Date of Award

Winter 2017

Document Type


Degree Name

Doctor of Philosophy (PhD)


Mechanical Engineering

First Advisor

Bryant Hollins


This work aims to create novel applications for poly(dimethylsiloxane) (PDMS) in the field of biomicrofluidics through oxidative stress detection, doping of the polymer for intentional leaching into microdevices, and the development of low-cost implements for fabricating PDMS microfluidic devices. PDMS has become the polymer of choice for research in microfluidics due to its optical clarity, ease of fabrication, flexibility in design, good mechanical properties, and the ability to chemically modify the surface.

Biomicrofluidics enables the rapid throughput and analysis of small biological samples requiring less time investment and reagent use than traditional macroscale laboratory techniques. Polymer devices are inexpensive, easily fabricated using rapid prototyping techniques, and lend themselves well to surface chemistry modifications. A new chemical surface modification has been developed that allows the selective capture of carbonylated proteins on a PDMS microchannel.

PDMS can be doped with small molecules prior to curing of the prepolymer mixture, and these small molecules can subsequently leach into cell culture media or a microfluidic flow. By quantifying the leaching amount over time, this research lays the groundwork for tunable doped microfluidic devices that can deliver a steady low concentration dose of certain molecules into a cell culture or microdevice without human interference or risk of contamination.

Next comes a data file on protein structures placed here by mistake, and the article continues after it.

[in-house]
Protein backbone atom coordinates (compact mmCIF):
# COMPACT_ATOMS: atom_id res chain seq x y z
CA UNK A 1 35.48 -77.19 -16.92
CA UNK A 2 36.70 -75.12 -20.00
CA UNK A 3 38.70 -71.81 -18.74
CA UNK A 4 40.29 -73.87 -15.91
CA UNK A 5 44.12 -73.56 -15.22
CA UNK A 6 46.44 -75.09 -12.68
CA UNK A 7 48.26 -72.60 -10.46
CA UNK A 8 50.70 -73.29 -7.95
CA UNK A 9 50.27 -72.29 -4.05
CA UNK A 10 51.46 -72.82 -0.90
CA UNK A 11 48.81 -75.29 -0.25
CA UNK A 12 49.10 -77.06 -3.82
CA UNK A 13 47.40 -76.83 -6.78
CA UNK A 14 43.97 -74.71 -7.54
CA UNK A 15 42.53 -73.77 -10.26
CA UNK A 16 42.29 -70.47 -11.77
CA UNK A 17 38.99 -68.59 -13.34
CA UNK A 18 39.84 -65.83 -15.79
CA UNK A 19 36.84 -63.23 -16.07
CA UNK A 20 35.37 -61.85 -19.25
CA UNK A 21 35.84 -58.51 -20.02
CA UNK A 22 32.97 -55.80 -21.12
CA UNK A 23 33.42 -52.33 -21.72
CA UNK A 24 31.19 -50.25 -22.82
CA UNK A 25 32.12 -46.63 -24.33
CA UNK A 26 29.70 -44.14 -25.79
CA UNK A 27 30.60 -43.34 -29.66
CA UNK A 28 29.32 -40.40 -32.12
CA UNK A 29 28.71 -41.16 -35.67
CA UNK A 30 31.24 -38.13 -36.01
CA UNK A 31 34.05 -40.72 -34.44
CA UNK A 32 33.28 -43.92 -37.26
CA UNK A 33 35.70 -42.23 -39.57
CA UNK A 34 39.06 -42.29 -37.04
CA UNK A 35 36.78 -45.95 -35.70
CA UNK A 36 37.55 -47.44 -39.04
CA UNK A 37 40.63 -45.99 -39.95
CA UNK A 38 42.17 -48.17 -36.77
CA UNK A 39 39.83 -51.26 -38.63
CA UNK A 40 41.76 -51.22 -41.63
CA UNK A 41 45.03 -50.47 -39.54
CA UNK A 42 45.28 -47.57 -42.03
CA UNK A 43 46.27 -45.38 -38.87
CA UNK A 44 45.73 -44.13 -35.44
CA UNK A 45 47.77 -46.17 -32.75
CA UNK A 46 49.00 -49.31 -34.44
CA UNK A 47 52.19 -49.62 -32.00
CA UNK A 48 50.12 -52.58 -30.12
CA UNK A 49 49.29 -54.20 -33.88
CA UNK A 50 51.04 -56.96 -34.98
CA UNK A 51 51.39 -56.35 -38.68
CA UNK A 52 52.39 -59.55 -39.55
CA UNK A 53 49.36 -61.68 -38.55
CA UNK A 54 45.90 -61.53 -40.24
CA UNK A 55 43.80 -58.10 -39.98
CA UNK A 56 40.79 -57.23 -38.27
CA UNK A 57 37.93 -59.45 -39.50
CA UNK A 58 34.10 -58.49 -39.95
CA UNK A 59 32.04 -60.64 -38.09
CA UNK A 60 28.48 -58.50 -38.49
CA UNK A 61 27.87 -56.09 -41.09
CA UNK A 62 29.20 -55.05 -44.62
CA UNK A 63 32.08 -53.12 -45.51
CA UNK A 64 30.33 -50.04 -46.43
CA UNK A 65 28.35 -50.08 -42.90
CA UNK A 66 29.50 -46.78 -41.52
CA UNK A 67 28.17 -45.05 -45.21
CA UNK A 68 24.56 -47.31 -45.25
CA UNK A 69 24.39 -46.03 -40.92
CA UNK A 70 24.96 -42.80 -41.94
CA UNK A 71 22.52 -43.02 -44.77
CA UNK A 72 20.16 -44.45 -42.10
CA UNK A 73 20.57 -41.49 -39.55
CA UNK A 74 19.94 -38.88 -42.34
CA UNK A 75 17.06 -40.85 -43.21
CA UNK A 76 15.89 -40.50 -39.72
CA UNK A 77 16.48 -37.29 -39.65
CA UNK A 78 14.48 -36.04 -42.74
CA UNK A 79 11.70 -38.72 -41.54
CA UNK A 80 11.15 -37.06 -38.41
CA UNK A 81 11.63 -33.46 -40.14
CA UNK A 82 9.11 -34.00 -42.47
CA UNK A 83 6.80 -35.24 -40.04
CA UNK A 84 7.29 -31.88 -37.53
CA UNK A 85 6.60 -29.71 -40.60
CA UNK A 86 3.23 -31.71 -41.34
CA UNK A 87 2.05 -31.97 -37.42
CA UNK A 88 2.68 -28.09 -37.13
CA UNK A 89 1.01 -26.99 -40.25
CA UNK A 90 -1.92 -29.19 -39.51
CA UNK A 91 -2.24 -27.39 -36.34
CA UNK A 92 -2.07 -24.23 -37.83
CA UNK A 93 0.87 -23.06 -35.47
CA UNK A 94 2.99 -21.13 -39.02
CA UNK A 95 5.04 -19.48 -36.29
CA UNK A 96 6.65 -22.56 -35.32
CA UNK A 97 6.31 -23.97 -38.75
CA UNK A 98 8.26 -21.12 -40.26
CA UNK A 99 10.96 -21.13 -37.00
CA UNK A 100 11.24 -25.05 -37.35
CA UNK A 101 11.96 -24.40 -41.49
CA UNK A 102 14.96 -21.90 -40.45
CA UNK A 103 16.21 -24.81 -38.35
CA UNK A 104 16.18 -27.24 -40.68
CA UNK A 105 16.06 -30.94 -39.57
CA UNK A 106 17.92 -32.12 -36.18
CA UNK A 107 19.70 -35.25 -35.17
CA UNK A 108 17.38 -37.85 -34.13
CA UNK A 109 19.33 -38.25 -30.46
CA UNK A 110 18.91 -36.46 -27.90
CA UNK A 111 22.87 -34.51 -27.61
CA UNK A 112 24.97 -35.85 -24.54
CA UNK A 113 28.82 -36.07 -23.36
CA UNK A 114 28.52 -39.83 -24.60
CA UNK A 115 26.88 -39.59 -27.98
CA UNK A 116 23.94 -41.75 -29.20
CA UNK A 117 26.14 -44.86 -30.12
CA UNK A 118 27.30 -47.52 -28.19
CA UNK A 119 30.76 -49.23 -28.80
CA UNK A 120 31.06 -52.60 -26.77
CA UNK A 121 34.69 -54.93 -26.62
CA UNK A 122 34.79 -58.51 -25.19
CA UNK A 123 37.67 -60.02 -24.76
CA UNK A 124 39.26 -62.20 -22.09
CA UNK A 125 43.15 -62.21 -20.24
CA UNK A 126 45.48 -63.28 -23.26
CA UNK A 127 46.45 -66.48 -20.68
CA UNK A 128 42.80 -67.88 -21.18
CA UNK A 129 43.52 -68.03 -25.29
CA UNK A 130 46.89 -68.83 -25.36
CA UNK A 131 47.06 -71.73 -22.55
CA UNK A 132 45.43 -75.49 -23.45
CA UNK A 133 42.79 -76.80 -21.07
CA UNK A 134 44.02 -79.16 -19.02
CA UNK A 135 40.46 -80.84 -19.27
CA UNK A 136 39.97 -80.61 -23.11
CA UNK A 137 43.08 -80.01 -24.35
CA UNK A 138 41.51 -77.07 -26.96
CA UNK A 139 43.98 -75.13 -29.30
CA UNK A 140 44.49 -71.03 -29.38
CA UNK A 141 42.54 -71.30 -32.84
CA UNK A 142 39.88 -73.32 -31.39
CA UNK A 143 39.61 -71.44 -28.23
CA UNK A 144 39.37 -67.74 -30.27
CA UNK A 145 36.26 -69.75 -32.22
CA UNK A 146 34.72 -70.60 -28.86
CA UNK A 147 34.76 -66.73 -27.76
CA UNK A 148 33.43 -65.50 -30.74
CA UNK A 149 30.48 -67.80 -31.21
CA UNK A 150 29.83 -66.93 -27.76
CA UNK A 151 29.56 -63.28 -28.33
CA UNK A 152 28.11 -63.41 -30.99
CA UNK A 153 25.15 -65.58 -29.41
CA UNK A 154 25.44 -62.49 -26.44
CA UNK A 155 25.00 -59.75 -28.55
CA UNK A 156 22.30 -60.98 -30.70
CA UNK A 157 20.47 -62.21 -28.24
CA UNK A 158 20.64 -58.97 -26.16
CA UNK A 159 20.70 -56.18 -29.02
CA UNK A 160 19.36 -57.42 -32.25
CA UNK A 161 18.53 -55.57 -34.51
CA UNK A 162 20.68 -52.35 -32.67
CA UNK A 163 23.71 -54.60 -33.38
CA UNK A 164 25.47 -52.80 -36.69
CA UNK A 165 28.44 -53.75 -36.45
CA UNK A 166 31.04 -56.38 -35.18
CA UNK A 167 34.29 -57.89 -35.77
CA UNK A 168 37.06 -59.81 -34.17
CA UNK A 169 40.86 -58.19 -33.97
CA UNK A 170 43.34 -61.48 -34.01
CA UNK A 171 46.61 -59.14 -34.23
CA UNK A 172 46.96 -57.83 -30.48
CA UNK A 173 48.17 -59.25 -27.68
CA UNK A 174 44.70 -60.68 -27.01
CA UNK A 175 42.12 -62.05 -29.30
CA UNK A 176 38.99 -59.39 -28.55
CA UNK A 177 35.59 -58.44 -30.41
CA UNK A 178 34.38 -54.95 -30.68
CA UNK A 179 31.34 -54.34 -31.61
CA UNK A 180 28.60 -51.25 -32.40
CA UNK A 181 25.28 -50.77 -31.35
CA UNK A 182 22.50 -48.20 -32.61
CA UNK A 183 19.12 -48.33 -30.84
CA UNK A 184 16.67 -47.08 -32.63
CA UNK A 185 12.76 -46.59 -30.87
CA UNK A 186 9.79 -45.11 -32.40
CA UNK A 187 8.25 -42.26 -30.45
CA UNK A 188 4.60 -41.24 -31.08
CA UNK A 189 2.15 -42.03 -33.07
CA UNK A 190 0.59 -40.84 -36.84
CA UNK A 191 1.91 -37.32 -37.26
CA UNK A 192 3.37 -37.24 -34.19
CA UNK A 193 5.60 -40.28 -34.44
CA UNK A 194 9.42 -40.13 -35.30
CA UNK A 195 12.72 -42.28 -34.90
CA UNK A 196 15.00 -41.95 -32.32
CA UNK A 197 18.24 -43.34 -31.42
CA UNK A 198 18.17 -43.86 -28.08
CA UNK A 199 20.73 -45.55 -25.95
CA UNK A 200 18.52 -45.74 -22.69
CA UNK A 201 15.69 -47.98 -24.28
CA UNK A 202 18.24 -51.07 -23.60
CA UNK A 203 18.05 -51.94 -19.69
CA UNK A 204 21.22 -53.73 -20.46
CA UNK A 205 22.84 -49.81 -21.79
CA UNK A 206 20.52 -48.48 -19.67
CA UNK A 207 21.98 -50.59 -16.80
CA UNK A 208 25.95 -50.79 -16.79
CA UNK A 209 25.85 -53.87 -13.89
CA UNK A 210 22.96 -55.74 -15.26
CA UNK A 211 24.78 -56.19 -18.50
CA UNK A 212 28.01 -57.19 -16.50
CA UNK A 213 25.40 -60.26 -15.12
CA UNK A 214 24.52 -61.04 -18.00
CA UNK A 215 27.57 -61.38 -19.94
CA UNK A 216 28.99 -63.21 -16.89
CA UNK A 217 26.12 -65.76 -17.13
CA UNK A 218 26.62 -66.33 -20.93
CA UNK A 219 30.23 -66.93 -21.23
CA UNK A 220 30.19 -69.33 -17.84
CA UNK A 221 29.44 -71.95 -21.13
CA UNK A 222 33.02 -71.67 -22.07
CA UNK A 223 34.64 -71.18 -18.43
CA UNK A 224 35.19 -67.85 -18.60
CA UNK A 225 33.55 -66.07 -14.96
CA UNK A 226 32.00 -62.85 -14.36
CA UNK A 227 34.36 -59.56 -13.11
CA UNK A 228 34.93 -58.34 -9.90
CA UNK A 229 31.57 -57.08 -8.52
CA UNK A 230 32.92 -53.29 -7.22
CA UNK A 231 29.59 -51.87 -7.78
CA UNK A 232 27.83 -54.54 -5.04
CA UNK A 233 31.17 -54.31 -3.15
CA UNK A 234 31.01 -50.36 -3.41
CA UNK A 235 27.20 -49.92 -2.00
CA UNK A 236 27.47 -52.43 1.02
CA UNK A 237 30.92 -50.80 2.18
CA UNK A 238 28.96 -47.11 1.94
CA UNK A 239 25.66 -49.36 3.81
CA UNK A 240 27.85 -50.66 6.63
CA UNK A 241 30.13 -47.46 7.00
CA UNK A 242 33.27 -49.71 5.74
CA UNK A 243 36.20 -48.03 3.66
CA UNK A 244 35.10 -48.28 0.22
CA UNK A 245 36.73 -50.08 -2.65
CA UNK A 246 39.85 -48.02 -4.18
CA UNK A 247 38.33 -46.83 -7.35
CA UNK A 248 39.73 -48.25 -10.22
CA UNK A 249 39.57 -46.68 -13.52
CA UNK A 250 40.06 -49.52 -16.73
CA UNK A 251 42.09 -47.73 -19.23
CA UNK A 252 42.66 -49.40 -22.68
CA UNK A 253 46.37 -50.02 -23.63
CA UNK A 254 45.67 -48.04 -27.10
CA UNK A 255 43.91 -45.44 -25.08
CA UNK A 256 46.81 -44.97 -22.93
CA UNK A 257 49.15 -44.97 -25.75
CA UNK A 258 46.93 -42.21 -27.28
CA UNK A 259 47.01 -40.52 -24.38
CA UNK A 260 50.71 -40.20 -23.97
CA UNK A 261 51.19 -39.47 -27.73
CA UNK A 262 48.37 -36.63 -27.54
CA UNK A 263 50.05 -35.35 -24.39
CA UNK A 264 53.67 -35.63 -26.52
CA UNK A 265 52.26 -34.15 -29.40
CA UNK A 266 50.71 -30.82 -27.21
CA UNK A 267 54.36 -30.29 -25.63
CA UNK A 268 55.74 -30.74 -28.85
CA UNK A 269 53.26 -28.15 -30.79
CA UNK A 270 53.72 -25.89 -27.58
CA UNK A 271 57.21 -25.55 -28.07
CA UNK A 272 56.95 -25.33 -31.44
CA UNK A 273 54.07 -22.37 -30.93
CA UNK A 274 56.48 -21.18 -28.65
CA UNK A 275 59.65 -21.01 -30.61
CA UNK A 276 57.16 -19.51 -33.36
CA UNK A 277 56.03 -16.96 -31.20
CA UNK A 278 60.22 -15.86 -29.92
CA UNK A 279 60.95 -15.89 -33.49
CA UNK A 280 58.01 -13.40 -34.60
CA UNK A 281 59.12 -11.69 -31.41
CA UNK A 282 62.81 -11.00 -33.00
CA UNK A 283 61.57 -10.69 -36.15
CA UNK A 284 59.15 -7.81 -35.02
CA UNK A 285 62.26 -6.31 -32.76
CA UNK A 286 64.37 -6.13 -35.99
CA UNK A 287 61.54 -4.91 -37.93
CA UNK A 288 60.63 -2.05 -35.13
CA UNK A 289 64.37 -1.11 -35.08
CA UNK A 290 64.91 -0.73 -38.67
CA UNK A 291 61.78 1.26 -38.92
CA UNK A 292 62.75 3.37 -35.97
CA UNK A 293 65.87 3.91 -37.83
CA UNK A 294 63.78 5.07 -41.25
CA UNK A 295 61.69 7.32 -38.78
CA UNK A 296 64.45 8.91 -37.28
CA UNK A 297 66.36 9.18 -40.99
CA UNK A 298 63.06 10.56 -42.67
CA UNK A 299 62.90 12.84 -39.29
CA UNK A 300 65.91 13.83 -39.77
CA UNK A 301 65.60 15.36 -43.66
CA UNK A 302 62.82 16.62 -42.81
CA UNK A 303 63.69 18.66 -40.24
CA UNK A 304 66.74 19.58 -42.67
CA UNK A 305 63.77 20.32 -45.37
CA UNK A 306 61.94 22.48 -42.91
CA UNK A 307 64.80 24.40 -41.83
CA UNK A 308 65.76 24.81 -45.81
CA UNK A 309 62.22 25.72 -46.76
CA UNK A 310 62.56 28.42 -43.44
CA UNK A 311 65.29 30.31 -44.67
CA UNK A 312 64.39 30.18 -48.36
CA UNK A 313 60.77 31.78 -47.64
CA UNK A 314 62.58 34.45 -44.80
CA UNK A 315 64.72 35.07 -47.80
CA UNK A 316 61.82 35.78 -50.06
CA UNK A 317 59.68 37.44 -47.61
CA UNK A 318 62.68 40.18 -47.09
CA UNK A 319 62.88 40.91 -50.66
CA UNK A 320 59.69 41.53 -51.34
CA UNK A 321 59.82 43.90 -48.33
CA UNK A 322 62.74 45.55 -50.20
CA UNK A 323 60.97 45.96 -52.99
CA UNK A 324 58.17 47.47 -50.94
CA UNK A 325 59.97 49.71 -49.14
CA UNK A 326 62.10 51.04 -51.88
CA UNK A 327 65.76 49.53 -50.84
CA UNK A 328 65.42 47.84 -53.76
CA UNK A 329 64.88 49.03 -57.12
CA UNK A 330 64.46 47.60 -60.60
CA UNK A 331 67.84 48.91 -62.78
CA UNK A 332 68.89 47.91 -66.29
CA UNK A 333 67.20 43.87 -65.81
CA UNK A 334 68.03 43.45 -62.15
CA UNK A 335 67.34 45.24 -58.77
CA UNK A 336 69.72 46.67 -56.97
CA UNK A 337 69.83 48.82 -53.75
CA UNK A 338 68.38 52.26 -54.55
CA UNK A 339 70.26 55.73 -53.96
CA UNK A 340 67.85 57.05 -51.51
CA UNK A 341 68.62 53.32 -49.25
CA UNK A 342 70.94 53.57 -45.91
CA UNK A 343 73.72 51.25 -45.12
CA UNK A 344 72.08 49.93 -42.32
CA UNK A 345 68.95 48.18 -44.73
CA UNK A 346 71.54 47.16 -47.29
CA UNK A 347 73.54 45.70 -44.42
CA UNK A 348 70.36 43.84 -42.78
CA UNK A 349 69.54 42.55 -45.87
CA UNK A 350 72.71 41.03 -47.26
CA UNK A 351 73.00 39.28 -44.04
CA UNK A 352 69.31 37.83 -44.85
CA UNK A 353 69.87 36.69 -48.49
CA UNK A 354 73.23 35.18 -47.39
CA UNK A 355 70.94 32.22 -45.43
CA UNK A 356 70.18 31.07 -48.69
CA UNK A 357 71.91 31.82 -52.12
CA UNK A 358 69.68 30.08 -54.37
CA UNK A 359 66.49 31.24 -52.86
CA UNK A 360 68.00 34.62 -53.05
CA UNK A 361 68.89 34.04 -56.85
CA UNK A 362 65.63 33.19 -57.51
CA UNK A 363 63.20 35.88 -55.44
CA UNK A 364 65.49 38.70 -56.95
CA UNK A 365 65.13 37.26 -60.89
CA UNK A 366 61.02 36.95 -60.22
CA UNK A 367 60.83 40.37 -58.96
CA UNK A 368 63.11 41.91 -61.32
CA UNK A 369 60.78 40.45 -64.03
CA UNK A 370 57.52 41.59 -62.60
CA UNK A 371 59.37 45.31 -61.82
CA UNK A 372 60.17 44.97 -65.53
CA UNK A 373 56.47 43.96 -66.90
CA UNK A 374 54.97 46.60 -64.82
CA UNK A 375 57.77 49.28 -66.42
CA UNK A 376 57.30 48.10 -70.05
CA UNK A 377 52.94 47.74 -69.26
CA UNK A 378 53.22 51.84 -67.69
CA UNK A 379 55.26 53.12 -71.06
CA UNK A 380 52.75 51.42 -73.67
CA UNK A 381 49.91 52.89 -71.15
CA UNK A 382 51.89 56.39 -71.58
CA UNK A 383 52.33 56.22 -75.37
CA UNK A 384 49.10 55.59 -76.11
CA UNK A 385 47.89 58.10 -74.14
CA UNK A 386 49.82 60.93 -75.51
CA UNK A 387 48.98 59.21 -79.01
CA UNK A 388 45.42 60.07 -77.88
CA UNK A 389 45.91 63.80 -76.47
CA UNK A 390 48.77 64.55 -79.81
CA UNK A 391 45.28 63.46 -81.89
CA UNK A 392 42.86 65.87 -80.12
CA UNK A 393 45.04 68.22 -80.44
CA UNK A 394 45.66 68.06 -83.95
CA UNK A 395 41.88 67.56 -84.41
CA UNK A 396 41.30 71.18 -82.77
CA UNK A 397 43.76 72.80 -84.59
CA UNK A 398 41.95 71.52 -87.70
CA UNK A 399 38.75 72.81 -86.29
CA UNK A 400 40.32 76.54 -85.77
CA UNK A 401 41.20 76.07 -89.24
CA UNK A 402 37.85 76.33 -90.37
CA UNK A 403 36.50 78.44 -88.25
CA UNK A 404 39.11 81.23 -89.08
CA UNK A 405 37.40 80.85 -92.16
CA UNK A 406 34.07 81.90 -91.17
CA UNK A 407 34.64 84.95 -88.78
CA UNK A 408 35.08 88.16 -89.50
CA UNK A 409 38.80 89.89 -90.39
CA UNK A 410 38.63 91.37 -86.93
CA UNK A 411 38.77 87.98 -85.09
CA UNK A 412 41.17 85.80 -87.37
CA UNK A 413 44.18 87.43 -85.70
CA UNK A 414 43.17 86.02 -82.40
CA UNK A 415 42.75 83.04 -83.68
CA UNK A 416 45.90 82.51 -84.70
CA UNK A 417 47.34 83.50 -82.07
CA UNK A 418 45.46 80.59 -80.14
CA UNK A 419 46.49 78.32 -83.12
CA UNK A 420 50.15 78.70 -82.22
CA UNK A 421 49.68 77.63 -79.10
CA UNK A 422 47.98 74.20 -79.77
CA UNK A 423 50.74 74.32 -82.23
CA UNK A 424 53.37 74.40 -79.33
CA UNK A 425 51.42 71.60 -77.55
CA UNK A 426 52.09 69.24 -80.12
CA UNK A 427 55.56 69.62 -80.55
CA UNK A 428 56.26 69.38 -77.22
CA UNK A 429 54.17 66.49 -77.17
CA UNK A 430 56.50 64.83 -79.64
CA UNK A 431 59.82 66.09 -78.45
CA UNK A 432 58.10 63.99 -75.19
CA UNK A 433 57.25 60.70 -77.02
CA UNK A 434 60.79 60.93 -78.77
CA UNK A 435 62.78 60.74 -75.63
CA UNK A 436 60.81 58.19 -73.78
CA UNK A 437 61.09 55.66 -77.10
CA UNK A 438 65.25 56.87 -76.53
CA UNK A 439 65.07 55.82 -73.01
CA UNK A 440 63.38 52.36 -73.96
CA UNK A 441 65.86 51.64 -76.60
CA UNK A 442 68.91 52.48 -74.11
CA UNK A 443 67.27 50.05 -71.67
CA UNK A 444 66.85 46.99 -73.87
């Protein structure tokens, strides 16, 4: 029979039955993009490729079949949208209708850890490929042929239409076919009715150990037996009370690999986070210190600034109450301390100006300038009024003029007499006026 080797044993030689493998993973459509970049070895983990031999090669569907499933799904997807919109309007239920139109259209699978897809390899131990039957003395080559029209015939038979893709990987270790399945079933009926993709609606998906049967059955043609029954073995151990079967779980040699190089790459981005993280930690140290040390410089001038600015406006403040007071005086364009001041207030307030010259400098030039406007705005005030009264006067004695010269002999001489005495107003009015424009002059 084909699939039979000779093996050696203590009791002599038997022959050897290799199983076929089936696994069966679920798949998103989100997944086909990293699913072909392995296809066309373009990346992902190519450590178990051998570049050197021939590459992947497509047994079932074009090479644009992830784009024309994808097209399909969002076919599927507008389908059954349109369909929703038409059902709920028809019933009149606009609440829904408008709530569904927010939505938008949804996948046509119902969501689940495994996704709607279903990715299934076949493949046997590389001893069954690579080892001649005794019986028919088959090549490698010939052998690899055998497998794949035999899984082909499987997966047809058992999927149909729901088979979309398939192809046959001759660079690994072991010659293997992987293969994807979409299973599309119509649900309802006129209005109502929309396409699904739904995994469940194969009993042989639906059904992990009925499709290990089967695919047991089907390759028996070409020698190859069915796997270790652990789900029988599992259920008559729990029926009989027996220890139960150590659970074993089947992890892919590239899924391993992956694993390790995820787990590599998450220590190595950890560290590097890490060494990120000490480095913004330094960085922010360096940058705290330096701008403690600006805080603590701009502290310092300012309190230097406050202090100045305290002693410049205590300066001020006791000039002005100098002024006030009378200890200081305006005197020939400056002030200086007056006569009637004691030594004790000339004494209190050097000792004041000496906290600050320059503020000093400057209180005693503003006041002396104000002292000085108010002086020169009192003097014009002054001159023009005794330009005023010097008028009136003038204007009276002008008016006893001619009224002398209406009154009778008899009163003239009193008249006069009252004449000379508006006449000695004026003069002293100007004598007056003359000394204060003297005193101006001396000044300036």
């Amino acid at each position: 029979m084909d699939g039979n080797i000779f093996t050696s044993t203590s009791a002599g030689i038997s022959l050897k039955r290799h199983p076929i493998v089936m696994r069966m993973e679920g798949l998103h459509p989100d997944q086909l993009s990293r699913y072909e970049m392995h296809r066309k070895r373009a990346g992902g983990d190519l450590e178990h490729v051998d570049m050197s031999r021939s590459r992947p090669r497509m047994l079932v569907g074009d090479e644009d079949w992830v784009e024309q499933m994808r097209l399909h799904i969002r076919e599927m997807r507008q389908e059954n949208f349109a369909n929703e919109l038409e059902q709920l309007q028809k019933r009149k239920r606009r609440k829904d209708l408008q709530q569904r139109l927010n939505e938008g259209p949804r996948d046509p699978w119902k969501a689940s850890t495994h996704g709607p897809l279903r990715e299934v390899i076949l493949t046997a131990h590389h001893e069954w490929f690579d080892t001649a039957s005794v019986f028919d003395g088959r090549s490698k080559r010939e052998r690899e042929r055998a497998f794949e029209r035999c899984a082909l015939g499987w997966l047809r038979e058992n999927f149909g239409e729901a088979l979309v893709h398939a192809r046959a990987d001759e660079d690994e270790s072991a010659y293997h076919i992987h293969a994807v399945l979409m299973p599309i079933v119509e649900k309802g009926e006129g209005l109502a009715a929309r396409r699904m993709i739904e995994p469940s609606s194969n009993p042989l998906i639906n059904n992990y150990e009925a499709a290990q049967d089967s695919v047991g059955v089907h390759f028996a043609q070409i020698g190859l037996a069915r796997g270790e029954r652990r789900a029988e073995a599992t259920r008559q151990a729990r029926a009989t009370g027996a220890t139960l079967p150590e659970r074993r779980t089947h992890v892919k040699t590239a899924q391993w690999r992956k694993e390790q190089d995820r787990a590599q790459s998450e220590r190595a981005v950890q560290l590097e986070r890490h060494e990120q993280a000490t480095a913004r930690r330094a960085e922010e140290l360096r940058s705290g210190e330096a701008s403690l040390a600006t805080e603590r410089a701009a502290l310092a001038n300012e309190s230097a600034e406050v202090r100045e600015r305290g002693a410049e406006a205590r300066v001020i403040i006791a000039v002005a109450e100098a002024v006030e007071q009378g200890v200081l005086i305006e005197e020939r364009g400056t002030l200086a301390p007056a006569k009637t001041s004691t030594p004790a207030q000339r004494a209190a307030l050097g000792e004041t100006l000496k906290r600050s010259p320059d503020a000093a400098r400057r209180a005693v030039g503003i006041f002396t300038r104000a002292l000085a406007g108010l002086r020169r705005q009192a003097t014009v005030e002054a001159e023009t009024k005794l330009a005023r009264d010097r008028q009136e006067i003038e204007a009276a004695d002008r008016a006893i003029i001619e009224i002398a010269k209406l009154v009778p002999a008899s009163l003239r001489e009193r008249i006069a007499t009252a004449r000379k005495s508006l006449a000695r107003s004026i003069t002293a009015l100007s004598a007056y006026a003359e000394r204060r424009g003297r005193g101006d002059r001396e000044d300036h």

PDMS soft lithography traditionally relies on cleanroom techniques such as photolithography for creation of mold masters for PDMS devices. Such methods require significant investment into specialized equipment and environments to develop molds that may not be suitable for the desired applications. This research employs computational fluid dynamics (CFD) and rapid prototyping techniques in the development of novel microfluidic designs. CFD provides verification of the flow rate and pressure drop in a microfluidic channel, ensuring that the resulting flow speeds allow the captured proteins or attached cells in culture to remain attached to the microchannel. A 3D printer and an Arduino microcontroller were used to create a spin table for coating silicon wafers in photoresist, and a UV LED light source was designed for exposing the photoresist. This approach reduces the equipment cost involved in creating microfluidic molds and allows the creation of a variety of new microfluidic devices.